From Jade Osiberu’s “Isoken” to Asurf Oluseyi’s “Hakkunde” to Dare Olaitan’s “Ojukokoro” and Ufuoma McDermott’s “Christmas is Coming,” the year 2017, for Nollywood, has been more about debut directors.
But despite the reviews, good or bad, their works were critically overshadowed by “Ojukokoro,” the crime comedy film by Dare Olaitan.
With impressive dark humour and deadpan comedic performances, the movie is the best thing we saw on the big screen in 2017.
A 26-year-old filmmaker, Olaitan signals the arrival of a bold new voice in the industry with “Ojukokoro,” reinvigorating our hope for the future of distinct genres and movies.
A graduate of Economics and Business Management in his undergraduate studies in Illinois Wesleyan College, after he decided that the biggest area for growth in the African Market was FIlm Production, he got a Directing/Screenwriting Degree at the Colorado Film School.
His debut film, a terrific crime-heist comedy starring an ensemble cast such as Wale Ojo, Tope Tedela, Charles Etubiebi, Seun Ajayi, Shawn Faqua, Ali Nuhu, Somkele Iyamah, Emmanuel Ikubese and Afeez Oyetoro, was an instant sensation at the Africa International Film Festival when it premiered.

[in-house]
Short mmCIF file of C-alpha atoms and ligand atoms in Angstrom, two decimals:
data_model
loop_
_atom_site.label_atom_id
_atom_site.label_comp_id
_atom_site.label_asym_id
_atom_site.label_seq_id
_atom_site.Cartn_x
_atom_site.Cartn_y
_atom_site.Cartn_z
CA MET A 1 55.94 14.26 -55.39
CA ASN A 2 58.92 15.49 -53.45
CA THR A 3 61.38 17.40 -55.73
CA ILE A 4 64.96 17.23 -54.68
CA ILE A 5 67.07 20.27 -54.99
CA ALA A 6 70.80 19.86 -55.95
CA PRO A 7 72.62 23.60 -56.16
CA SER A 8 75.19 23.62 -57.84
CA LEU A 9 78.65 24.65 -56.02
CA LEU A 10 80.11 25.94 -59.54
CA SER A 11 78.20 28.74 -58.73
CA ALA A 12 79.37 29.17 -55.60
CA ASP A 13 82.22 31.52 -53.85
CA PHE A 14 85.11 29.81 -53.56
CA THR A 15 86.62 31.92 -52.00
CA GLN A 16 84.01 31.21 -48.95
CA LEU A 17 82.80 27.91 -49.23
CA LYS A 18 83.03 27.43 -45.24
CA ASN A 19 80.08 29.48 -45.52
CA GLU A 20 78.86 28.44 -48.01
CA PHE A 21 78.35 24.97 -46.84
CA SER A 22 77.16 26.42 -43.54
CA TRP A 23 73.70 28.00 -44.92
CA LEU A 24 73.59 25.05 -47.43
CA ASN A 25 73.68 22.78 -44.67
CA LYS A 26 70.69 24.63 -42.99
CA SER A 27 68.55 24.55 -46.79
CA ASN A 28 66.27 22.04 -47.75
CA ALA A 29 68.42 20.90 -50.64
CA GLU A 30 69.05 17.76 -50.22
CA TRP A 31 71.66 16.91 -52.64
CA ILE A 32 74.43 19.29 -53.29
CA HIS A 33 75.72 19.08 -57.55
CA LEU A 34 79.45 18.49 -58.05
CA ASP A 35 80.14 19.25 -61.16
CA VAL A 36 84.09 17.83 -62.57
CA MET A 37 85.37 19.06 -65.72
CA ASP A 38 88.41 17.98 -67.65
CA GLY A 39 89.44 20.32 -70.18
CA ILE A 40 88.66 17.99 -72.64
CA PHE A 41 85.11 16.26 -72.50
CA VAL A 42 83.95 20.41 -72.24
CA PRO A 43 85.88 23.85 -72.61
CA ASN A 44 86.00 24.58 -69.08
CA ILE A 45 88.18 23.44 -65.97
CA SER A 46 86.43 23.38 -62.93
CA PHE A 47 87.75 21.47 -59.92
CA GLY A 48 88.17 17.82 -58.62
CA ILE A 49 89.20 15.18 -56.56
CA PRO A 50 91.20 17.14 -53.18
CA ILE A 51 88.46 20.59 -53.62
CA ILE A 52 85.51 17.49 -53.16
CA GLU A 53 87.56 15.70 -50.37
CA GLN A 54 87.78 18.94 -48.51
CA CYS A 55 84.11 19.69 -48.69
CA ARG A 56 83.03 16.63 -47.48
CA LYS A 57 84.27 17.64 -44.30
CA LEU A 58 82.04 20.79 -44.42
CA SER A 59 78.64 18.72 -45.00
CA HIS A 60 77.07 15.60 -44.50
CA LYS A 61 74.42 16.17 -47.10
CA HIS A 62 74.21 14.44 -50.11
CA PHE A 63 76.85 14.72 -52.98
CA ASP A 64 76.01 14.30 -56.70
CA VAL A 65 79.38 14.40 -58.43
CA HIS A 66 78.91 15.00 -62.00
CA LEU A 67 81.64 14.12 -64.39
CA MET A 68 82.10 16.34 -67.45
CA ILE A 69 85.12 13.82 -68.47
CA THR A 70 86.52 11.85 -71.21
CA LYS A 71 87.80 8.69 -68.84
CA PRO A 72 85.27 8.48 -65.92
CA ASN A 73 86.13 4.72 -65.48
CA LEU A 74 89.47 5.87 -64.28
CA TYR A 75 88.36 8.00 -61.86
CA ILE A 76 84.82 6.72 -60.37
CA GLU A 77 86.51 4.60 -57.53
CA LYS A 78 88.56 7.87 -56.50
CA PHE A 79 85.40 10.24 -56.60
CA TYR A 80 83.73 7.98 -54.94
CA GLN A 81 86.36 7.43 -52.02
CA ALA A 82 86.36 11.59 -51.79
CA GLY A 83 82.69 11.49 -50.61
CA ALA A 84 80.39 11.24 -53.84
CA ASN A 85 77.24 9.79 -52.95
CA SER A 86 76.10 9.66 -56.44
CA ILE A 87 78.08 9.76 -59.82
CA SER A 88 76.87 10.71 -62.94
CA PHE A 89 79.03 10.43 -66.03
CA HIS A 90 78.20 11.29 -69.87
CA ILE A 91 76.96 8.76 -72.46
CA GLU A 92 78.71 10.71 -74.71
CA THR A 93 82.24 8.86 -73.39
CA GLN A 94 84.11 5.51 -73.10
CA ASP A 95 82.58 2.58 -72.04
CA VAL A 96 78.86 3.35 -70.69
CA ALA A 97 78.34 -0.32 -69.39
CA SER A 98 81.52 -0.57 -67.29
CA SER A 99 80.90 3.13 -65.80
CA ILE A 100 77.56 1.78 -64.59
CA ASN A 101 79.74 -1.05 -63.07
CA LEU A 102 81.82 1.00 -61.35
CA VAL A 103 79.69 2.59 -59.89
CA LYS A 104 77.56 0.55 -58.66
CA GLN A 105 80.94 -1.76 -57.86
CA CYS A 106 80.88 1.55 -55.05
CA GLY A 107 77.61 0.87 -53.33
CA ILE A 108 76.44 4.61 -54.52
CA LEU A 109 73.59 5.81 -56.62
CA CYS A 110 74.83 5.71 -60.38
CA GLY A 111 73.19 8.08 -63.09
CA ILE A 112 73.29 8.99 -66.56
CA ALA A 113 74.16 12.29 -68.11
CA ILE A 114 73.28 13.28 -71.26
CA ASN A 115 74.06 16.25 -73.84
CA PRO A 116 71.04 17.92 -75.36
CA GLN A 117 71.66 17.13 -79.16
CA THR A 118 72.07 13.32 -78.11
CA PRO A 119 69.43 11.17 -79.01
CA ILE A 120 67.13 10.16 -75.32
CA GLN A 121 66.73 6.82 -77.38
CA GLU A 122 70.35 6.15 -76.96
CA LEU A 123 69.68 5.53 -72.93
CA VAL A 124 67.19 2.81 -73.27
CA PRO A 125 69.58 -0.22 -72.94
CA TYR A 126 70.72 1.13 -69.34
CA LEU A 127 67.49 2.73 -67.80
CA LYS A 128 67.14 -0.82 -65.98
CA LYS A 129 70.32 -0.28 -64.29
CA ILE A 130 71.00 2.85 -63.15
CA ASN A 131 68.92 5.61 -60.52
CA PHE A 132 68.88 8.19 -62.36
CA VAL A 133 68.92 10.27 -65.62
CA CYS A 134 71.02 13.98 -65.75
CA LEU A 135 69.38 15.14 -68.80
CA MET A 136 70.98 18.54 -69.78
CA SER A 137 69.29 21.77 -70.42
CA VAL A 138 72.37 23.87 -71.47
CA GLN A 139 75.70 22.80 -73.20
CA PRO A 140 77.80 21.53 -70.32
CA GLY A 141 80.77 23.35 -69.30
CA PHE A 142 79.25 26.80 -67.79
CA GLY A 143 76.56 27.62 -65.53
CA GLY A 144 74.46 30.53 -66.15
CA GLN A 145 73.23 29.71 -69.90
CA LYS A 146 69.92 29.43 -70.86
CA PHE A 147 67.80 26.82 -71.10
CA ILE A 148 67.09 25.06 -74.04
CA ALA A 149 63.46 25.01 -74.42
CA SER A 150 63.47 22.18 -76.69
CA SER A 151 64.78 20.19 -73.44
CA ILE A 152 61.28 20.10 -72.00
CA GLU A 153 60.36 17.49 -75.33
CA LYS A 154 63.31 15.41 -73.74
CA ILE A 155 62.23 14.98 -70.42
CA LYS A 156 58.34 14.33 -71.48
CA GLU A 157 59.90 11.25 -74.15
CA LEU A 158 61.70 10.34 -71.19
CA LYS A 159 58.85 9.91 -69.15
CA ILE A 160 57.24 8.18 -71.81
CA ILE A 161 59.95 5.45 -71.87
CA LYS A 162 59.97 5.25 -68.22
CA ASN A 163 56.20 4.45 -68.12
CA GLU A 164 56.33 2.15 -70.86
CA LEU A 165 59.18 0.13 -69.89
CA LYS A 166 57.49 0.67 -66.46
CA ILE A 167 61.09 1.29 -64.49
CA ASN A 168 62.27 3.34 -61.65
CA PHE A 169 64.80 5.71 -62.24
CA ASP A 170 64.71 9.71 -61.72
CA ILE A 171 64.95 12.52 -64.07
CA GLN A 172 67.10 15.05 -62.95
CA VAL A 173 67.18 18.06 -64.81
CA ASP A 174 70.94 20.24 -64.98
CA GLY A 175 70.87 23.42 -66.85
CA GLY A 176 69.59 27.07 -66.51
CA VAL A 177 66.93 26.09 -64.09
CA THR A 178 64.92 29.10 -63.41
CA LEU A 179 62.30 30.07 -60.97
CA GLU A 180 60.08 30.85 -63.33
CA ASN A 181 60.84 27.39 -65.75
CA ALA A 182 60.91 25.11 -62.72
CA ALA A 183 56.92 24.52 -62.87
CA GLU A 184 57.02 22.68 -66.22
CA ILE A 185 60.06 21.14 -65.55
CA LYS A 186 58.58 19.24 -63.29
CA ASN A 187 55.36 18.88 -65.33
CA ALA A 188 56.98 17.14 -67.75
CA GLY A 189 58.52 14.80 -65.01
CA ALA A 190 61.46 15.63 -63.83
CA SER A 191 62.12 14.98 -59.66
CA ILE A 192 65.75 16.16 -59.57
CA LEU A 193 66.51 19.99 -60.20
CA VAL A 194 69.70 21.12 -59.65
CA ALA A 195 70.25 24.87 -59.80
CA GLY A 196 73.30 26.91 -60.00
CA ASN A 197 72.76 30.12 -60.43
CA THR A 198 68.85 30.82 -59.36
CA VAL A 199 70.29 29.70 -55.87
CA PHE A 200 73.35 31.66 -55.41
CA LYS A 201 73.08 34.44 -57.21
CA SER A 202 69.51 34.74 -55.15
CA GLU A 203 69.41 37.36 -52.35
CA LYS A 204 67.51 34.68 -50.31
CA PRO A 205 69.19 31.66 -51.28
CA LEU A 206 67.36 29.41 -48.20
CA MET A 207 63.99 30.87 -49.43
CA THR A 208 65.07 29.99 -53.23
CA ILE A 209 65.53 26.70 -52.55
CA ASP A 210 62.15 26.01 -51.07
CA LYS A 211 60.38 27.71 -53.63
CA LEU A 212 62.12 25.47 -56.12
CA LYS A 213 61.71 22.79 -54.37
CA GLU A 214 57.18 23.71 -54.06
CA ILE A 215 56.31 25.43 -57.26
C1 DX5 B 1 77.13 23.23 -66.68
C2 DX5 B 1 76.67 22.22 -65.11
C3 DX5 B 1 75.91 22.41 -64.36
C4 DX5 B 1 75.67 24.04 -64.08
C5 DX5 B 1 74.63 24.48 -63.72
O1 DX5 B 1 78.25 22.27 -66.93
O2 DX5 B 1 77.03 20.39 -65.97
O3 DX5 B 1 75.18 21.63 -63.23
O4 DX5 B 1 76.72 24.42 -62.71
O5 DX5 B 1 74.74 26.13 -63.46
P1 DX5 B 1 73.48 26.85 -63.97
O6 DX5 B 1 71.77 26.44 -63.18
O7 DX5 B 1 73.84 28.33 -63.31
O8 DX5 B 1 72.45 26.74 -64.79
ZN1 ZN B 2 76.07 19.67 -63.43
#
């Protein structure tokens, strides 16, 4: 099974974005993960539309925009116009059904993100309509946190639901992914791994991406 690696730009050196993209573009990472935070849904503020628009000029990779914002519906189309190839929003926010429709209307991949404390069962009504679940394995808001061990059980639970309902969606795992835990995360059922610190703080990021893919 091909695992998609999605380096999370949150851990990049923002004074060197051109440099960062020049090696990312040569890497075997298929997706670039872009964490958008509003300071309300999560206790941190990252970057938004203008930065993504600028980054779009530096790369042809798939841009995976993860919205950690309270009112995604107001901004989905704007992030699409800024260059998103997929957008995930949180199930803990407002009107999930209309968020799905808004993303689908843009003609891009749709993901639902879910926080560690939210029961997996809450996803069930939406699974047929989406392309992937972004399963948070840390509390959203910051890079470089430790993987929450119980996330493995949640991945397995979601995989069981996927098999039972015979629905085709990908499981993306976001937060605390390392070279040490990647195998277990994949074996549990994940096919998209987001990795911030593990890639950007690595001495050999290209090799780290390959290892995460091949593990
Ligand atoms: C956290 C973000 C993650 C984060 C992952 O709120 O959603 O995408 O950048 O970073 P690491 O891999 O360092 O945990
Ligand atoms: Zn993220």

The movie tells the story of a money-strapped manager of a shady Petrol Station, who decides to rob his employers, but along the line, he finds out, in a sudden twist, that he is not alone in his ambition and that a good reason isn’t always a right one.
It’s a low budget film, but considering the gap between the available resources and the quality of the end result, there’s no bigger winner than Dare Olaitan in 2017.
His hunger as a creative who just wants an opportunity to make art is evident in his unique and unwavering direction. His style, which is arguably influenced by the likes of Guy Ritchie, is exceptionally thorough for a neophyte.
He became the year’s most thrilling discovery and had everyone who pays attention to Nollywood, anticipating his next work. His follow-up, a web series titled “Lagos Big Boy,’ was, unfortunately, a flop.
However, despite this unforgivable misstep, Olaitan, with his confident touch on “Ojukokoro,” remains the director of the year.
He gifted the movie industry with a movie from 2017, that won’t be forgotten for years to come. And we can’t wait to see his next plan for the big screen.